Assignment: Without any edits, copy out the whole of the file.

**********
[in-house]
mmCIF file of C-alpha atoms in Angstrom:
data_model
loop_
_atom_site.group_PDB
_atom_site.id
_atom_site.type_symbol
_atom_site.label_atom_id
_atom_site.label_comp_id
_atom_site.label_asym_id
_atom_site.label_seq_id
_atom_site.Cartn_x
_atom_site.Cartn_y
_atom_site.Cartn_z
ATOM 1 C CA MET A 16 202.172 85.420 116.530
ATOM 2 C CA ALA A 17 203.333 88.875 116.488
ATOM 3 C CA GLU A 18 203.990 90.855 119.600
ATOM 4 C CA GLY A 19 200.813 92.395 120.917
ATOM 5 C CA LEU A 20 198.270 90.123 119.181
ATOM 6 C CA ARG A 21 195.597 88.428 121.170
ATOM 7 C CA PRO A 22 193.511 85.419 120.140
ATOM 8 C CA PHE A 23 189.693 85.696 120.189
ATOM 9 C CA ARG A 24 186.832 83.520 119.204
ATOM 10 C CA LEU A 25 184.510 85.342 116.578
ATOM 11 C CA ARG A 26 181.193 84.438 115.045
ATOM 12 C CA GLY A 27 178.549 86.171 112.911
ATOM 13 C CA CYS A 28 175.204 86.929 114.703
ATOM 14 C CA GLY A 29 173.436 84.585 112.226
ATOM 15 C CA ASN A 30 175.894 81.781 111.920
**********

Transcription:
[in-house]
mmCIF file of C-alpha atoms in Angstrom:
data_model
loop_
_atom_site.group_PDB
_atom_site.id
_atom_site.type_symbol
_atom_site.label_atom_id
_atom_site.label_comp_id
_atom_site.label_asym_id
_atom_site.label_seq_id
_atom_site.Cartn_x
_atom_site.Cartn_y
_atom_site.Cartn_z
ATOM 1 C CA MET A 16 202.172 85.420 116.530
ATOM 2 C CA ALA A 17 203.333 88.875 116.488
ATOM 3 C CA GLU A 18 203.990 90.855 119.600
ATOM 4 C CA GLY A 19 200.813 92.395 120.917
ATOM 5 C CA LEU A 20 198.270 90.123 119.181
ATOM 6 C CA ARG A 21 195.597 88.428 121.170
ATOM 7 C CA PRO A 22 193.511 85.419 120.140
ATOM 8 C CA PHE A 23 189.693 85.696 120.189
ATOM 9 C CA ARG A 24 186.832 83.520 119.204
ATOM 10 C CA LEU A 25 184.510 85.342 116.578
ATOM 11 C CA ARG A 26 181.193 84.438 115.045
ATOM 12 C CA GLY A 27 178.549 86.171 112.911
ATOM 13 C CA CYS A 28 175.204 86.929 114.703
ATOM 14 C CA GLY A 29 173.436 84.585 112.226
ATOM 15 C CA ASN A 30 175.894 81.781 111.920